SEOUL – South Korea cut its 2021 growth forecast and vowed to continue to support workers and exporters as a resurgence of the coronavirus has delayed its recovery and forced the government to keep its fiscal taps wide open.
Gross domestic product is expected to grow 3.2 per cent in 2021, the finance ministry said on Thursday (Dec 17), down from a previous estimate for 3.6 per cent growth, as the country faces a third wave of coronavirus infections.
Booming exports will help the economy recover from an expected slump of 1.1 per cent this year, which would be the biggest full-year fall since 1998.
“To achieve our first priority – fast and strong recovery and a return to a vibrant economy – we will keep macro policies expansionary as we did this year,” Vice Finance Minister Kim Yong-beom said in a news conference.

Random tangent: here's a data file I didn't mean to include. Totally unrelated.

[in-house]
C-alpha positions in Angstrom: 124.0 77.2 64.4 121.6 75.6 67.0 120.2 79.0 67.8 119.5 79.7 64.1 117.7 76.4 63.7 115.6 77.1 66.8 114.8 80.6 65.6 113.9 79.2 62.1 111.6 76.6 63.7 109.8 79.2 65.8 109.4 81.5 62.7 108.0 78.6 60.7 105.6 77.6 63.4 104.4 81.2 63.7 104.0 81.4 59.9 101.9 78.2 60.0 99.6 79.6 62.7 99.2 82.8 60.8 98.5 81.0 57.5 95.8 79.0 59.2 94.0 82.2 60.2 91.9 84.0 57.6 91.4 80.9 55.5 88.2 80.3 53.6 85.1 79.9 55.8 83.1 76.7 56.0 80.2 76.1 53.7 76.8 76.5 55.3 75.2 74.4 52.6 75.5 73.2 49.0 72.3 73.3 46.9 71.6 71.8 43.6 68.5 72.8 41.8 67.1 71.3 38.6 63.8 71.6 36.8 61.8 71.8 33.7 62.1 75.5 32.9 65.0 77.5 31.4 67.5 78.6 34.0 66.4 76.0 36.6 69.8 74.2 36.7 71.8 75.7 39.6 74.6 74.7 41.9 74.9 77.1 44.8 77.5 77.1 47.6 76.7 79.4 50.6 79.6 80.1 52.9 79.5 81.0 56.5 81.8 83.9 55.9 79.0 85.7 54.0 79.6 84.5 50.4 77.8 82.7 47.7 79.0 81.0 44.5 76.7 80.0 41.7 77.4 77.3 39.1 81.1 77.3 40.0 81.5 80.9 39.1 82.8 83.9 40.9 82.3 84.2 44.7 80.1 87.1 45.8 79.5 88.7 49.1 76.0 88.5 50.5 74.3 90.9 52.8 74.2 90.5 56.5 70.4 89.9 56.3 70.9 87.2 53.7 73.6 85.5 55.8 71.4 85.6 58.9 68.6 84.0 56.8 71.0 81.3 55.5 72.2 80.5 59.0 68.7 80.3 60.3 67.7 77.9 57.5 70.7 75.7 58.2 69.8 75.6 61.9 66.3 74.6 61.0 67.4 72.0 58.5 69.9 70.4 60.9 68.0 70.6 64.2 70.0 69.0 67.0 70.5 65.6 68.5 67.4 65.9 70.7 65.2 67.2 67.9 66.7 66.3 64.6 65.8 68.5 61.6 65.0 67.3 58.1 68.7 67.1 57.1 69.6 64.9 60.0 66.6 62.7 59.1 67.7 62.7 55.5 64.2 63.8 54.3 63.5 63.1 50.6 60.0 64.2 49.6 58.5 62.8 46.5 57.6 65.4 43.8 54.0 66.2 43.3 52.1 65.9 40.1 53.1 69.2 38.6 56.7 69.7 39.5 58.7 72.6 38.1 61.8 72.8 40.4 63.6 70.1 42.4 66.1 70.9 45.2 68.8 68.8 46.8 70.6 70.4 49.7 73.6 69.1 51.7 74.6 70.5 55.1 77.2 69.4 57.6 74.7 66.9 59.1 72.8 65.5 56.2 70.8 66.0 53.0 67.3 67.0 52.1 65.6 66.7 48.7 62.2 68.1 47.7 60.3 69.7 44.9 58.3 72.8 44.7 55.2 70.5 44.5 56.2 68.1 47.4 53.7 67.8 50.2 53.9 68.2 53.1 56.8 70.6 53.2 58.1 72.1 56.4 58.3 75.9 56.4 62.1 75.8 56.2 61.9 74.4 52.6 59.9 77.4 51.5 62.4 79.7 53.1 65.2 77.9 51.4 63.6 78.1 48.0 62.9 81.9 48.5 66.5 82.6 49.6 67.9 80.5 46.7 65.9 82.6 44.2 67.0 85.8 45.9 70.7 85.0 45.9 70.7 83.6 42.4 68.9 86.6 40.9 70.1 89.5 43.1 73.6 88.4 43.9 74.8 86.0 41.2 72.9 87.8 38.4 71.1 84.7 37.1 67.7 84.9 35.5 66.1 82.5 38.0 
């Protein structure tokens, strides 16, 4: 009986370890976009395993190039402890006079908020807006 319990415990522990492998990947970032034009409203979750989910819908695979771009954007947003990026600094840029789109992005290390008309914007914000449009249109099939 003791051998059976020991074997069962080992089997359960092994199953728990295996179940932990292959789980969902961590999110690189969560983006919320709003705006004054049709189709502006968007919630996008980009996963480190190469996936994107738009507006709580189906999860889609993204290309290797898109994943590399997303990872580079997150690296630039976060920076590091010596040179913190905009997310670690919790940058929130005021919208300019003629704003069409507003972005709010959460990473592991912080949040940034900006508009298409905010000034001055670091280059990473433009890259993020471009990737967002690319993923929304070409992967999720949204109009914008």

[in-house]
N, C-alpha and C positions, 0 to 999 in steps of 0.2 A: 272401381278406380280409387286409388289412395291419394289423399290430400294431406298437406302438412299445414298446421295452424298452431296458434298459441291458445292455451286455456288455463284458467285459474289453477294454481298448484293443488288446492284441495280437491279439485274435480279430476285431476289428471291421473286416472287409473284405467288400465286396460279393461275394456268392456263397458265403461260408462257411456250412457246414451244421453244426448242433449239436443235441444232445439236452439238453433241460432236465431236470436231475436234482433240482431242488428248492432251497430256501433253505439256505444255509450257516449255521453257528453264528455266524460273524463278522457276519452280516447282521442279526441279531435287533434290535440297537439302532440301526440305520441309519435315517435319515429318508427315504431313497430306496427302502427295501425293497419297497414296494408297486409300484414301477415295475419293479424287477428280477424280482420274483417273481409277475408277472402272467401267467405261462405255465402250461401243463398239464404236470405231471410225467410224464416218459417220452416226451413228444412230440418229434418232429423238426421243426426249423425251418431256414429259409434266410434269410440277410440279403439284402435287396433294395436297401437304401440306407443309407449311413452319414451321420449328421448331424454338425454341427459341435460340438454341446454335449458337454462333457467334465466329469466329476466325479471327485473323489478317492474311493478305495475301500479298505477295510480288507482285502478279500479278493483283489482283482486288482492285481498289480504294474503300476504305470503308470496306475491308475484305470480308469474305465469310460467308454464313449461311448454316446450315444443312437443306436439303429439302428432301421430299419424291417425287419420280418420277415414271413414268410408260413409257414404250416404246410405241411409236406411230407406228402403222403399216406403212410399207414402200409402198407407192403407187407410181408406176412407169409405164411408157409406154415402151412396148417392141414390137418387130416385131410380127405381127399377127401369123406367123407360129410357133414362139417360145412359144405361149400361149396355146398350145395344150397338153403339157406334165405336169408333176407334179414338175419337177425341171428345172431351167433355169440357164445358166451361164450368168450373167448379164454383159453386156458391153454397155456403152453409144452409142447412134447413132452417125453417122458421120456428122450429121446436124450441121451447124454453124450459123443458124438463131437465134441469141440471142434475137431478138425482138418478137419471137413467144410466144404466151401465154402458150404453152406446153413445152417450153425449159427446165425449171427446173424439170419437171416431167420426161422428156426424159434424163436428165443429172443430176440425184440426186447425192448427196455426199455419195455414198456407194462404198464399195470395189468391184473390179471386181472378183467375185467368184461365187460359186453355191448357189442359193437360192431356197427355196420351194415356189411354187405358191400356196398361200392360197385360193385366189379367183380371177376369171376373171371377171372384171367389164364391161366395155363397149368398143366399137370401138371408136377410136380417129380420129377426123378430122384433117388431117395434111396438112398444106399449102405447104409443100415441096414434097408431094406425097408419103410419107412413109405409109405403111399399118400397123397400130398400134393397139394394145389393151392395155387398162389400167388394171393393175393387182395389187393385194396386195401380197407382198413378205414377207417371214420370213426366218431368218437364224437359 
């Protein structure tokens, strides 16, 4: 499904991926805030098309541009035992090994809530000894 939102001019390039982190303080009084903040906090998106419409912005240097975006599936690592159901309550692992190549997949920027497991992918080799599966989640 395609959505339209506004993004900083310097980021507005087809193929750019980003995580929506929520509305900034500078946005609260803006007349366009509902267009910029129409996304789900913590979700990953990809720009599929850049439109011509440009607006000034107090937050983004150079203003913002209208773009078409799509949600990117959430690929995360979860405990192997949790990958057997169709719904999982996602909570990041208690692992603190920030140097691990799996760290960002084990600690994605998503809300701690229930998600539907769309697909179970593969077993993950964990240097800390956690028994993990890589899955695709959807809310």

“The uncertainty over the coronavirus spread will restrict our path to recovery in service sectors where business models are based around human contact, and across consumption and employment.”
The government plans to spend 63 per cent of its record 558 trillion won (S$678.9 billion) annual fiscal budget in the first half of 2021 to shore up growth and boost tax benefits for credit card spending that exceeds a certain amount, the ministry said.
A 110 trillion won investment project programme will direct government spending to public housing, railroads and harbours and will aim to keep businesses afloat and secure jobs. Over 255 trillion won worth of financing meanwhile will be made available for exporters through cheap loans, the ministry said.
Exports will likely jump 8.6 per cent in 2021 thanks to growing global demand for memory chips, after a 6.2 per cent slump this year, it said.
The latest outlook and spending plans are based on the assumption that South Korea can avoid a full-scale lockdown, which health authorities on Wednesday said they are considering amid a record surge in coronavirus cases.
The ministry also said it would monitor how local brokerages and insurance companies get dollar financing to avoid any sharp changes in capital flows into and out of the economy.